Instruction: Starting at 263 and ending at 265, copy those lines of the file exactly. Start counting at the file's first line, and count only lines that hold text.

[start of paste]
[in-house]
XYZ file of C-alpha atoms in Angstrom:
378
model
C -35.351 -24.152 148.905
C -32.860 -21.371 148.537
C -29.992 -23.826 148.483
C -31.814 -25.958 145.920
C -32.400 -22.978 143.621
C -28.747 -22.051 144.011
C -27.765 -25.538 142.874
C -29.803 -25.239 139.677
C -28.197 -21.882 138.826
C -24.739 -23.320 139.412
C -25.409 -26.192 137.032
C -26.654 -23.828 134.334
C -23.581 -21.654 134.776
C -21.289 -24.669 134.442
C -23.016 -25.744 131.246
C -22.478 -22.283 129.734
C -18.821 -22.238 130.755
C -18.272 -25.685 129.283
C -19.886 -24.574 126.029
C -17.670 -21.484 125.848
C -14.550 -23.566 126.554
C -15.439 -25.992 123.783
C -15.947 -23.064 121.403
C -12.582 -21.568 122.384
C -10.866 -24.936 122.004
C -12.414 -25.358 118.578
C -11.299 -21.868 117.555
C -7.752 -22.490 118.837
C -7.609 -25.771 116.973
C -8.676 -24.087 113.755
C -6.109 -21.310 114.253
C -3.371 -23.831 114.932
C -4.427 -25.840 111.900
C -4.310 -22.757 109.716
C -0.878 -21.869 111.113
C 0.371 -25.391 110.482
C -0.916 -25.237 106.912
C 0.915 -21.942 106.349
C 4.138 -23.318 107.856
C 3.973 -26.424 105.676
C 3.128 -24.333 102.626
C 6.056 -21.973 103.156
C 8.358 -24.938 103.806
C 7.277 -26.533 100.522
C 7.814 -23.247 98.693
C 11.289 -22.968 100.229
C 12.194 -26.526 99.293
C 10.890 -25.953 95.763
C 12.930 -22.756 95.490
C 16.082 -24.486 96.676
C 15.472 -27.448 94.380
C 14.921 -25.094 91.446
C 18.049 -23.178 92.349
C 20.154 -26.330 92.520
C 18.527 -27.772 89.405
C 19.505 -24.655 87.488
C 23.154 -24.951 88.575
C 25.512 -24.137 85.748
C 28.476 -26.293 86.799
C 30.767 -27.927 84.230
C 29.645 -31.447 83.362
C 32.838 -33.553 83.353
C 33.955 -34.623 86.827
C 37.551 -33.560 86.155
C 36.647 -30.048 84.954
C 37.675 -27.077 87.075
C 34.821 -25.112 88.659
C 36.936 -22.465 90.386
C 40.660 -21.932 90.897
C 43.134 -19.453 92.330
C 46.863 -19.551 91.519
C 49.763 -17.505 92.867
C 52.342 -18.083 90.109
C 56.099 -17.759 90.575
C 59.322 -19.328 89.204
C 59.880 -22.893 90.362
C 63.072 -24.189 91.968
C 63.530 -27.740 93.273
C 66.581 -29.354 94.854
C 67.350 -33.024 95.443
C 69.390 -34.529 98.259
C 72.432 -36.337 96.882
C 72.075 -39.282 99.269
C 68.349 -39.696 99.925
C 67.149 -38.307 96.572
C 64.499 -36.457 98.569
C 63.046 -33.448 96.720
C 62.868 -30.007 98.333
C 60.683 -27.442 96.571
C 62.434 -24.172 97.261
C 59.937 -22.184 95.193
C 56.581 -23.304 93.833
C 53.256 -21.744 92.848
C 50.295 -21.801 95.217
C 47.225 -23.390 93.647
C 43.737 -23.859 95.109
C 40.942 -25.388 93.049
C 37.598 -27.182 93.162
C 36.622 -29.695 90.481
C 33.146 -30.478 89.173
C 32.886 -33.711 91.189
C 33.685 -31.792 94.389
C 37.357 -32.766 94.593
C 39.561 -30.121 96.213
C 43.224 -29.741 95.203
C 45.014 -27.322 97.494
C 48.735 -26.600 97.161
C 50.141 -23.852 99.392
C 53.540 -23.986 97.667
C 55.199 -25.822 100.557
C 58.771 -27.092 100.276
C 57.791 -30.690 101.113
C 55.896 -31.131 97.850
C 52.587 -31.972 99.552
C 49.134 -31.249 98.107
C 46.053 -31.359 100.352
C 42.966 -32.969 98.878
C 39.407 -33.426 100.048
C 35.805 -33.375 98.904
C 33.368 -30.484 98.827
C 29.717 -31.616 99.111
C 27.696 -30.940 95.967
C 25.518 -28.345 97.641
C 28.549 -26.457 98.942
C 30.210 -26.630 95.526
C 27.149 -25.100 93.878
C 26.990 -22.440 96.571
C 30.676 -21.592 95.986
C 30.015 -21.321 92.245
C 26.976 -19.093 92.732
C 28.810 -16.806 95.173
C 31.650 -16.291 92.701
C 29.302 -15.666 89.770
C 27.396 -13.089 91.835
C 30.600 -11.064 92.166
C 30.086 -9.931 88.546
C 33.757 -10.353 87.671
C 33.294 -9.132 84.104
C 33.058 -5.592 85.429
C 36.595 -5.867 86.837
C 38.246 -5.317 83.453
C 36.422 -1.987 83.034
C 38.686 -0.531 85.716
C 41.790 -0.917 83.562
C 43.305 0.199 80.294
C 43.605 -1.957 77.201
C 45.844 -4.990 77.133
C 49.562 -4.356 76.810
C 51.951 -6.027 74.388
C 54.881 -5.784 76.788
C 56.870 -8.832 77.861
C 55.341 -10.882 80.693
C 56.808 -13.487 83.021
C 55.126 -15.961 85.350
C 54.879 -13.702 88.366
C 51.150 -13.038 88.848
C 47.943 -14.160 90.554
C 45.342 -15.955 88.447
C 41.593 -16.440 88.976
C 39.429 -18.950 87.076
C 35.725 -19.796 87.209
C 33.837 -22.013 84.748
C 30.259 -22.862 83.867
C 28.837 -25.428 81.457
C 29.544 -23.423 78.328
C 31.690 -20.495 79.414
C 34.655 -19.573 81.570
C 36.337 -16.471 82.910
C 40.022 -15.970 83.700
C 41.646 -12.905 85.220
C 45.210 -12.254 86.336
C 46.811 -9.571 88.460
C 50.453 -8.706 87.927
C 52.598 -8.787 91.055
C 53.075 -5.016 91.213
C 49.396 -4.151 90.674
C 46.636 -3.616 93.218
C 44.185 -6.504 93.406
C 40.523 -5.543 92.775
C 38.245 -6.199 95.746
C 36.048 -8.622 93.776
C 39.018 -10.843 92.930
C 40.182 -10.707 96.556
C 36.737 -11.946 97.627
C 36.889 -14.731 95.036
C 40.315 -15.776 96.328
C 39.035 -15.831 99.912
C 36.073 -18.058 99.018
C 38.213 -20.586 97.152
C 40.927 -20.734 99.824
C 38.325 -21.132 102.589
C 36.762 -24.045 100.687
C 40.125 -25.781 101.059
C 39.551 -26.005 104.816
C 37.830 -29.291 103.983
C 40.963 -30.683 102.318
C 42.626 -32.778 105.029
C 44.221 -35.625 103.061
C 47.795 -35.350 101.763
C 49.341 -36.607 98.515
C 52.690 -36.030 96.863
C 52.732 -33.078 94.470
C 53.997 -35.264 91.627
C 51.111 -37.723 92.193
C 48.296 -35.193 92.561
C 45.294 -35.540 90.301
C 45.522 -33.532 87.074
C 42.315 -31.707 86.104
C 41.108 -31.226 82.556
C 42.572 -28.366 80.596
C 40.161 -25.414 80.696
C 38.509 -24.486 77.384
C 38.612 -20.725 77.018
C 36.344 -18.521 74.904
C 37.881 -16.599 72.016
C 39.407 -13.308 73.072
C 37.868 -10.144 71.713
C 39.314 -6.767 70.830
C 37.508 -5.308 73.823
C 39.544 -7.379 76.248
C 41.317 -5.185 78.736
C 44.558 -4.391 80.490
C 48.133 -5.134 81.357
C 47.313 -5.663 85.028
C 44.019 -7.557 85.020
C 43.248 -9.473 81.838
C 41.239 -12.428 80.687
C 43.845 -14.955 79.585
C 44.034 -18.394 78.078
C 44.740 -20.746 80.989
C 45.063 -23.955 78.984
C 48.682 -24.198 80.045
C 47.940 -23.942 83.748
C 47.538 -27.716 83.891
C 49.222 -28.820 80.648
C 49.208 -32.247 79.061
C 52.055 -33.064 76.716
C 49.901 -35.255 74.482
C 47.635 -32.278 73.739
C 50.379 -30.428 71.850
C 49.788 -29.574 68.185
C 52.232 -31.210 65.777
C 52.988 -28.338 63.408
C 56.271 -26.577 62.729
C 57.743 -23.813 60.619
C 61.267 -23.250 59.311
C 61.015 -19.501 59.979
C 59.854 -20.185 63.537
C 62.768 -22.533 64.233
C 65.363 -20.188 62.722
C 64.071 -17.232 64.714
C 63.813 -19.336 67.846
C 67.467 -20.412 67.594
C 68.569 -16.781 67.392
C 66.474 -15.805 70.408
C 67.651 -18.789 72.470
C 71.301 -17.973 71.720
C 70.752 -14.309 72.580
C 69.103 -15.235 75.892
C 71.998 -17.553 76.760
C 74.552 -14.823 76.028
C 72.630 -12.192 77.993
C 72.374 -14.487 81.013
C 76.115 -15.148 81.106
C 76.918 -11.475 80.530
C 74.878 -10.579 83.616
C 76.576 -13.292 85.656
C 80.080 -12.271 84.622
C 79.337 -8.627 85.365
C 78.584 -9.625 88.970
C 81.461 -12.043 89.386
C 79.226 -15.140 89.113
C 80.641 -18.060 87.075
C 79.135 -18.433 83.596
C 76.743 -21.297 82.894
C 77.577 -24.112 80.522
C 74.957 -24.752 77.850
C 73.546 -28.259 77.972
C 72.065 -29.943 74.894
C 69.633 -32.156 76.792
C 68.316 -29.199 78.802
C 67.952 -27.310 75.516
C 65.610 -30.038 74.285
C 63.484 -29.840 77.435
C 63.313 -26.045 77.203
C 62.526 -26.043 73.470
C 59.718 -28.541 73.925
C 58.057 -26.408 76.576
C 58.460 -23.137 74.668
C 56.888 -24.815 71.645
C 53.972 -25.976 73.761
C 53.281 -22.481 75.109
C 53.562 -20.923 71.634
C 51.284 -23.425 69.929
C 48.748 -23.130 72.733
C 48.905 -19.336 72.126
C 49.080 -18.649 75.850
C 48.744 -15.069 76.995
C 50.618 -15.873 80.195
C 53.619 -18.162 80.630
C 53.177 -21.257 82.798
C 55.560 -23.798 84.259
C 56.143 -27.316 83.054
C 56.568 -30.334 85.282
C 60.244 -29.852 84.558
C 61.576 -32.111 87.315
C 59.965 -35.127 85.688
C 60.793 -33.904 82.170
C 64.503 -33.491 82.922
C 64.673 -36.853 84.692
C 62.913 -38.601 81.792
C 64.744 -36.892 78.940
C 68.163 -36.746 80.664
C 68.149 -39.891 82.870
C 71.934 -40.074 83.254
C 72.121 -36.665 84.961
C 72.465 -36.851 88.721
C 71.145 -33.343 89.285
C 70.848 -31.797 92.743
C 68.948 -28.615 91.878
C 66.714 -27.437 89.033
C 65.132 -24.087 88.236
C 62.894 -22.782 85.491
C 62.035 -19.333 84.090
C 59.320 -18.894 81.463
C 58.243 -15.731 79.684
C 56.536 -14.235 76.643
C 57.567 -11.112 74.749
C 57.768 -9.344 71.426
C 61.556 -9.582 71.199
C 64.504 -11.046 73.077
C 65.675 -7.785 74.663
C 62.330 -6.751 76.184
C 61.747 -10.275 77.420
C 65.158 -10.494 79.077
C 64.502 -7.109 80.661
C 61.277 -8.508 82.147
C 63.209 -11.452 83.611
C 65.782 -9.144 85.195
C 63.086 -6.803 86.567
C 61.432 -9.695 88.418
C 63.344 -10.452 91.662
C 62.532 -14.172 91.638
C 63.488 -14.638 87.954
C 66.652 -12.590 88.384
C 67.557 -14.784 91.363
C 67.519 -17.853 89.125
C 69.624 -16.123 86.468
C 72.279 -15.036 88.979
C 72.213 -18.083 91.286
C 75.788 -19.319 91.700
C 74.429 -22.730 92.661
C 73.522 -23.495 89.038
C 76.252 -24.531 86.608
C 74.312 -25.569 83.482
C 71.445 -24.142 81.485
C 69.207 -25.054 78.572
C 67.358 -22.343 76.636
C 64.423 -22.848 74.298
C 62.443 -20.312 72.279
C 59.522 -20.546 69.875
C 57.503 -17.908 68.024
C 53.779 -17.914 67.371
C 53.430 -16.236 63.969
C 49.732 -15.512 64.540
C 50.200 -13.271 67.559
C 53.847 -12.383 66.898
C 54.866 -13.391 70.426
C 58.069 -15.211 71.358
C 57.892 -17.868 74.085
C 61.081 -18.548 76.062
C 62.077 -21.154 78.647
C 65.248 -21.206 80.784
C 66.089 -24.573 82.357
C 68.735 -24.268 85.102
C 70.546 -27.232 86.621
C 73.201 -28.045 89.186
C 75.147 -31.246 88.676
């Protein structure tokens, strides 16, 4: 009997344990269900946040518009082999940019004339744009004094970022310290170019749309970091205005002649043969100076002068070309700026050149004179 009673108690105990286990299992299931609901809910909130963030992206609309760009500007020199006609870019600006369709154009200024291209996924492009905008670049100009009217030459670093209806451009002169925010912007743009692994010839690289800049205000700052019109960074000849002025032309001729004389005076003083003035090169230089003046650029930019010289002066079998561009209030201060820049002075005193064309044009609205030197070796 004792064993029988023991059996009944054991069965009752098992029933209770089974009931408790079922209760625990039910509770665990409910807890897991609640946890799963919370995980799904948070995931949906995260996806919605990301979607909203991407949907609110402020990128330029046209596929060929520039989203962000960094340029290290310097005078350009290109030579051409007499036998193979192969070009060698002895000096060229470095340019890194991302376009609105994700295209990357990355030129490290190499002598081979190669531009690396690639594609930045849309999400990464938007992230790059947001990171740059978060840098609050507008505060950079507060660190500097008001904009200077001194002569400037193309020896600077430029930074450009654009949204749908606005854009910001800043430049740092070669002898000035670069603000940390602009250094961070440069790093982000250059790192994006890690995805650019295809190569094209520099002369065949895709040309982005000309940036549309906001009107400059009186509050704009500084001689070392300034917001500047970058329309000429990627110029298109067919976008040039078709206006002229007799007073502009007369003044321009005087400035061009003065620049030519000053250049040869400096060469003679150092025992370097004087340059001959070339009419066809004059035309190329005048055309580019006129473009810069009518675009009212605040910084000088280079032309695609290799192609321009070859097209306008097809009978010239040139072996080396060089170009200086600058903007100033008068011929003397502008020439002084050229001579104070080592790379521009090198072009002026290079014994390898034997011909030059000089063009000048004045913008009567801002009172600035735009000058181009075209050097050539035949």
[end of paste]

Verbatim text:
C 69.103 -15.235 75.892
C 71.998 -17.553 76.760
C 74.552 -14.823 76.028